Author: Suan Yong Foo, Senior Expert
Many developing economies face daunting financial constraints as they strive to move up the income and development ladder. In particular, developing economies need high levels of investment over prolonged periods of time to lift potential growth, and move up the income ladder. Starting from low bases, there is a need to accumulate capital rapidly, upskill labor, and take measures to boost productivity. Only then can developing economies maintain growth momentum, and stand a realistic chance of escaping the low- and middle-income traps. Currently, many developing economies are trying to sustain the growth catch-up process, cope with technological disruptions in transitioning to the “new economy”, and use available policy tools to manage headwinds from rising protectionist tendencies in trade and technology.
However, as discussed in the ASEAN+3 Regional Economic Outlook 2019, developing countries face two major constraints – the savings gap and the foreign exchange gap – in financing the infrastructure and connectivity needed to enhance growth and move up the development ladder. With growth headwinds making it more difficult to accumulate private sector savings and public sector fiscal reserves, and countries needing to ramp up investments to get ready for the “new economy”, the savings gap is a key issue to address. With export competitiveness challenged by the combination of rapid technological shifts and high(er)-income countries being more well-positioned, developing economies’ forex earnings via exports have come under greater uncertainty.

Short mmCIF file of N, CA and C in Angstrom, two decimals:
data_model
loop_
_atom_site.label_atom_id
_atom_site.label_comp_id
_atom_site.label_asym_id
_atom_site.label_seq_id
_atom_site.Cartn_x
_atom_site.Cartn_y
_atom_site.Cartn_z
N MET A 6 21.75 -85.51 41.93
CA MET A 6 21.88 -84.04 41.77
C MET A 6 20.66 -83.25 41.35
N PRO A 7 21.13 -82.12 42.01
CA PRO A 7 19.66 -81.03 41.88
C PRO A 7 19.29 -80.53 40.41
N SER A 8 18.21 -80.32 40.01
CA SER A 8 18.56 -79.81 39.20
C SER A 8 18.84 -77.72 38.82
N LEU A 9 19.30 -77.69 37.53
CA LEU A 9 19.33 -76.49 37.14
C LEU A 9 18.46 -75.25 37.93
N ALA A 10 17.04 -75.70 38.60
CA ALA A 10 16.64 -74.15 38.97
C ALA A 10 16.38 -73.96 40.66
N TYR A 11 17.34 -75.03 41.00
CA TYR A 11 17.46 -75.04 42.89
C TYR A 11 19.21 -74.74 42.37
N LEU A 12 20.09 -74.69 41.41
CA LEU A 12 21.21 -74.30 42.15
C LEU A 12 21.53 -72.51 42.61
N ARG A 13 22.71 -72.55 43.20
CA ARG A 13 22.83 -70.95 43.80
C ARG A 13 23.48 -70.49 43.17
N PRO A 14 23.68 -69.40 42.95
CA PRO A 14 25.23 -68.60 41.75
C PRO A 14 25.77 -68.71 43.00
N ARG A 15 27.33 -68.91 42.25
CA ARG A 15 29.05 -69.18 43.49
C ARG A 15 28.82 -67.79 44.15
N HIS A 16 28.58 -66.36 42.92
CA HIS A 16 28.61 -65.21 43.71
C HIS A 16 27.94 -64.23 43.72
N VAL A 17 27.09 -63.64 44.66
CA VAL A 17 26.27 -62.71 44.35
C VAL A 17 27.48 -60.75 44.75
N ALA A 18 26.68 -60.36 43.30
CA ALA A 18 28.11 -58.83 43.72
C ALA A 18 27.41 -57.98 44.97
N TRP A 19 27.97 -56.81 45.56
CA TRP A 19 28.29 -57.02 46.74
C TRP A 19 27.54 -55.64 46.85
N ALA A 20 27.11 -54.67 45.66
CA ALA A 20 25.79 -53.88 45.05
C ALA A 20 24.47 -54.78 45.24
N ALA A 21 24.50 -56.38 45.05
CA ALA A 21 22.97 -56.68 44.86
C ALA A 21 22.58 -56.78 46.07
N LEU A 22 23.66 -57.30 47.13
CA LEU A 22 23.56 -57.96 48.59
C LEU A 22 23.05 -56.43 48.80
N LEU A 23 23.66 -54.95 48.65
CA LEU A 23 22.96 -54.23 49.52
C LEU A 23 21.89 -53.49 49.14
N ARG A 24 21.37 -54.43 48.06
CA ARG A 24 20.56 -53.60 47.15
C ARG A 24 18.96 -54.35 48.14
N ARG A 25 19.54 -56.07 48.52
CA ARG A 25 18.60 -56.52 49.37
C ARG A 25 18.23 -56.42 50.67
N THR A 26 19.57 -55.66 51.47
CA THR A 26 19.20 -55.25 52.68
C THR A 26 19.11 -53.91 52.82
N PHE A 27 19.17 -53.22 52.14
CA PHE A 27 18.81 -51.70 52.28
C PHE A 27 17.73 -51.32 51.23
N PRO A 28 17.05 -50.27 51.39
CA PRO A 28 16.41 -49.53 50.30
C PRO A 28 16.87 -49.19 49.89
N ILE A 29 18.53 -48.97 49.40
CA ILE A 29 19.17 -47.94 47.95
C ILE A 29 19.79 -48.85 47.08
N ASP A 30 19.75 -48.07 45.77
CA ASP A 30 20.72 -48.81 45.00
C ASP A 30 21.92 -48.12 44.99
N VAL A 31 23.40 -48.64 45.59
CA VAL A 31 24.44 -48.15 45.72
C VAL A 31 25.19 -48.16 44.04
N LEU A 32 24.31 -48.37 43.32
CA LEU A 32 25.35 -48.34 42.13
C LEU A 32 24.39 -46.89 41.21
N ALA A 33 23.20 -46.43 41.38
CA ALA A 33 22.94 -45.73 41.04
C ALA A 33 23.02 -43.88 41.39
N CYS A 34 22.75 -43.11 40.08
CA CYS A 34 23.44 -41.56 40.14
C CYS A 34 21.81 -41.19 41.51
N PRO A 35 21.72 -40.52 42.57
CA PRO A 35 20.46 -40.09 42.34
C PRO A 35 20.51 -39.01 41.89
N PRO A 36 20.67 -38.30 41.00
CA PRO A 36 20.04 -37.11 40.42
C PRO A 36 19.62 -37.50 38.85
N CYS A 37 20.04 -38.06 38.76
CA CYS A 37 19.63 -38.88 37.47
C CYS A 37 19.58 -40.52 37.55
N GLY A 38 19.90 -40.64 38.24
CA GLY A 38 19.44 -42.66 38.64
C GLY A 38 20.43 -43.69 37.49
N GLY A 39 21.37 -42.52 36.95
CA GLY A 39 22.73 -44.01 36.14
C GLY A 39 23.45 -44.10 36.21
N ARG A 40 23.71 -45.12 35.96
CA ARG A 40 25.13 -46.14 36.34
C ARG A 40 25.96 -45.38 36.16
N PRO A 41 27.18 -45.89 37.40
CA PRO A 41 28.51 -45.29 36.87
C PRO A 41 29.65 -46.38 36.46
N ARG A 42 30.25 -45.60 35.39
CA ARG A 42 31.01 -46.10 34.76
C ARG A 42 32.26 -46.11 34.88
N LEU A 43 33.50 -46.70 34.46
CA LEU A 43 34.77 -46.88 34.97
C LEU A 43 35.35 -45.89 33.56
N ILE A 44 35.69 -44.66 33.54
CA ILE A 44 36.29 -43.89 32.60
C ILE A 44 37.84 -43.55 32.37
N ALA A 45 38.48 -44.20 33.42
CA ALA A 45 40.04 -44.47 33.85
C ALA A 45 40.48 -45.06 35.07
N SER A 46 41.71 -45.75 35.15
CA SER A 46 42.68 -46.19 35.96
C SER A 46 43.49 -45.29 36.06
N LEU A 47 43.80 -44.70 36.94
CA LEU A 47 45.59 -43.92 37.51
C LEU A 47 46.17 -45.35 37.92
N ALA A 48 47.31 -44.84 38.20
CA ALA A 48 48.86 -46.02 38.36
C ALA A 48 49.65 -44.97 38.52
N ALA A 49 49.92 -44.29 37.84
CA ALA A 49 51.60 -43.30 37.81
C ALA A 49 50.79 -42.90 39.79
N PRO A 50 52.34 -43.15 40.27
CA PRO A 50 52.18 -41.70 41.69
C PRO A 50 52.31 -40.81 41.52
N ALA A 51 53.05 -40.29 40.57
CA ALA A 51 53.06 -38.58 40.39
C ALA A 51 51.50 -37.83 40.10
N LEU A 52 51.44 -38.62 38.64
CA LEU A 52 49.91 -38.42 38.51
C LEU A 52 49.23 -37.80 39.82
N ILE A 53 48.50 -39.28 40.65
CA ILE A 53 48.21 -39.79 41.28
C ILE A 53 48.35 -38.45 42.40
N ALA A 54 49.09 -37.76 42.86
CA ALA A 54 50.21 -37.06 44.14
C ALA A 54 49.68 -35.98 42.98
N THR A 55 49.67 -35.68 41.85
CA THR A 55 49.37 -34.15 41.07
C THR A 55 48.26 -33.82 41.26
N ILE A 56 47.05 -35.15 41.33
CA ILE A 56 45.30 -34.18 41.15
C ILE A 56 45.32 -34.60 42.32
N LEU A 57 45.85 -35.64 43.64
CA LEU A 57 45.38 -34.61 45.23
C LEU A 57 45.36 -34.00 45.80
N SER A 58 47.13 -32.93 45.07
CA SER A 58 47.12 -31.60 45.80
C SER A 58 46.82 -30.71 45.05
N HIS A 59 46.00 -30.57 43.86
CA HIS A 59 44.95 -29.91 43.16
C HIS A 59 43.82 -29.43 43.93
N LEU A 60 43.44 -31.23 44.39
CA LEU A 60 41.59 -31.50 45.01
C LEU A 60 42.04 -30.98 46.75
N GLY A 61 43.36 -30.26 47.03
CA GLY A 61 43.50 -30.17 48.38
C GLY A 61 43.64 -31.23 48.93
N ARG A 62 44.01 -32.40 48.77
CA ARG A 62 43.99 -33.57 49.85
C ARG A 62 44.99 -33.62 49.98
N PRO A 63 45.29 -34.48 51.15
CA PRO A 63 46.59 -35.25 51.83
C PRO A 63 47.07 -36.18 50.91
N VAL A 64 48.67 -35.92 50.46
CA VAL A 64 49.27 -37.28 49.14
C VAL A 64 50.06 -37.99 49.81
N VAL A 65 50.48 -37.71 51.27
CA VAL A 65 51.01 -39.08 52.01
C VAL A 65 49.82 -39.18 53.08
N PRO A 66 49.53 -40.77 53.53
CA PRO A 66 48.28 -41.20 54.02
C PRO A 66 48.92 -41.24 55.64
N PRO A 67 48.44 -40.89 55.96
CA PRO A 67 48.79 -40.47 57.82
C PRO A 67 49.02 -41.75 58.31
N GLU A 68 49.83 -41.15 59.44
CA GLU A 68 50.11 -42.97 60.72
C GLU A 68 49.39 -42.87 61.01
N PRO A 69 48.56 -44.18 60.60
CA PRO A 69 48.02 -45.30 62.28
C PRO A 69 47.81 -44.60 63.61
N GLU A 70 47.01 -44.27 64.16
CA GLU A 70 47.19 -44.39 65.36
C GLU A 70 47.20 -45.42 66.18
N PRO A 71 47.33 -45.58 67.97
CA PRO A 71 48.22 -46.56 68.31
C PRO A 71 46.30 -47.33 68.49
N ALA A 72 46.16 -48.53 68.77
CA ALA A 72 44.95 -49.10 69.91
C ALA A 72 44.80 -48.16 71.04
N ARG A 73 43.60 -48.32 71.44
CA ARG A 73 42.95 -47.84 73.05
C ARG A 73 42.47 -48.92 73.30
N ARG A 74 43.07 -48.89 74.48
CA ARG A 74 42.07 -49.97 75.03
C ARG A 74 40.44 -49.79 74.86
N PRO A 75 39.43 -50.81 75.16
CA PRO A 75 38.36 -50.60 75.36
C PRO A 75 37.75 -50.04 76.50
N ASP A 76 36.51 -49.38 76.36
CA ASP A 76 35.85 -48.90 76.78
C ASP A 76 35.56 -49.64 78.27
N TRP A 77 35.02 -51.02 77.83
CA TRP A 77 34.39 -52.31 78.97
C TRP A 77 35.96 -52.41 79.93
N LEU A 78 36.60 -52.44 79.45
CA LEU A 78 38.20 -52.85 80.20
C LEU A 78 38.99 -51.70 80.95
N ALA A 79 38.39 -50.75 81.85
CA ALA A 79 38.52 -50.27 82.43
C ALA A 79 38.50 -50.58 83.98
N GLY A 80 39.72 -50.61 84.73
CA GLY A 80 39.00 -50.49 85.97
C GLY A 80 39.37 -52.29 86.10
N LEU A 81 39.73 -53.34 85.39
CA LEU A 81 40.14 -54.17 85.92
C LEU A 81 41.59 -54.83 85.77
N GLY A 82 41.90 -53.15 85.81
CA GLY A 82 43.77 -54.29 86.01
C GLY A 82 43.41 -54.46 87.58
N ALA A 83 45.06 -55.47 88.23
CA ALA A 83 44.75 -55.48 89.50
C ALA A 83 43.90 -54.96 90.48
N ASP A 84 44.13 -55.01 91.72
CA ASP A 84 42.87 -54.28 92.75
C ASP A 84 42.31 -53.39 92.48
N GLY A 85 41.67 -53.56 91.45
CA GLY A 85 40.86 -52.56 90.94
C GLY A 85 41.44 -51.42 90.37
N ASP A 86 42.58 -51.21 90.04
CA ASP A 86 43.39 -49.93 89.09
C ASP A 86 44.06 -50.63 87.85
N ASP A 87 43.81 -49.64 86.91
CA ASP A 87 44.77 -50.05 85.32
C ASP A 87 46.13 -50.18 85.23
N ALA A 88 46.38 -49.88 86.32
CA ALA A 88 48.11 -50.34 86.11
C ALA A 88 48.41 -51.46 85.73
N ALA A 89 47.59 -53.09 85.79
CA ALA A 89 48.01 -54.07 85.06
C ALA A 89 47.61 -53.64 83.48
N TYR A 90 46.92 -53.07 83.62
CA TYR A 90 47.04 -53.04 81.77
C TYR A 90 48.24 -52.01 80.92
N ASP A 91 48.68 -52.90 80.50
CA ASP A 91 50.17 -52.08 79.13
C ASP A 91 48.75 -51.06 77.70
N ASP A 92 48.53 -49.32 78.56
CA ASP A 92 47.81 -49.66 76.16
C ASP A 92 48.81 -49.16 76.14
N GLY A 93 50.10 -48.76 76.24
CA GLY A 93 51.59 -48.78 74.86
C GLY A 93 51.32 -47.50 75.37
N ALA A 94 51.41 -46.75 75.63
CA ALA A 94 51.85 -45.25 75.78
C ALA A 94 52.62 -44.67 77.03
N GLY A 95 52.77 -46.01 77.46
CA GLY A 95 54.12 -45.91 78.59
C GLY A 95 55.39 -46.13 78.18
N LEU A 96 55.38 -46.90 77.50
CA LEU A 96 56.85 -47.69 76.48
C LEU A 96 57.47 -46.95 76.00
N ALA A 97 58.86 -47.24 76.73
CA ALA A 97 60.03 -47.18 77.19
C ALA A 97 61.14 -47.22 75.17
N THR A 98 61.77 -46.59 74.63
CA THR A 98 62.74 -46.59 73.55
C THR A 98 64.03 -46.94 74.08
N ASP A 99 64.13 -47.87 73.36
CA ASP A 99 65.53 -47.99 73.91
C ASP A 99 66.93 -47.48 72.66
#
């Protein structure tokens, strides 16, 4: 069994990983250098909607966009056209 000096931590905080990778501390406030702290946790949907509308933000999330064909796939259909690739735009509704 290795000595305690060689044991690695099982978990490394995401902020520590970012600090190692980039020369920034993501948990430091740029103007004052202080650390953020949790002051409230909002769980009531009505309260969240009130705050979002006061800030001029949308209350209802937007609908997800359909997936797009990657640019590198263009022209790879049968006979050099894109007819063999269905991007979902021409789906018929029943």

The emerging market economies (EMEs) within the ASEAN+3 region have done well. Integration into the global economy via trade has underpinned virtually all ASEAN+3 economies’ growth and development in the past decades. For large and small developing economies alike, exporting goods to meet external demand has helped to overcome constraints imposed by the size of their domestic markets given their low incomes, enabling them to reap economies of scale, establish and gain export competitiveness, and bring in much-needed FDI and foreign exchange earnings to import capital goods. Moreover, the inward FDI has brought technology transfer and positive spillovers to the wider economy. The implications for ASEAN+3 EMEs’ financial constraints have been profound: such rapid growth, technological improvement, and plug-in to regional and global trade have meant a healthy build-up of financial resources and buffers against external funding shocks. This is indeed one of the key reasons the region emerged the Global Financial Crisis resilient and is now in a position to address longer-term structural challenges – such as transitioning to the “new economy” successfully. This is particularly stark because just a decade earlier, the Asian Financial Crisis had laid bare the biting nature of financial constraints on EMEs – not only in a fundamental way in terms of the need to pay for investments and imports, but also in the sense of being vulnerable to the vagaries of global financial markets and often flighty capital flows.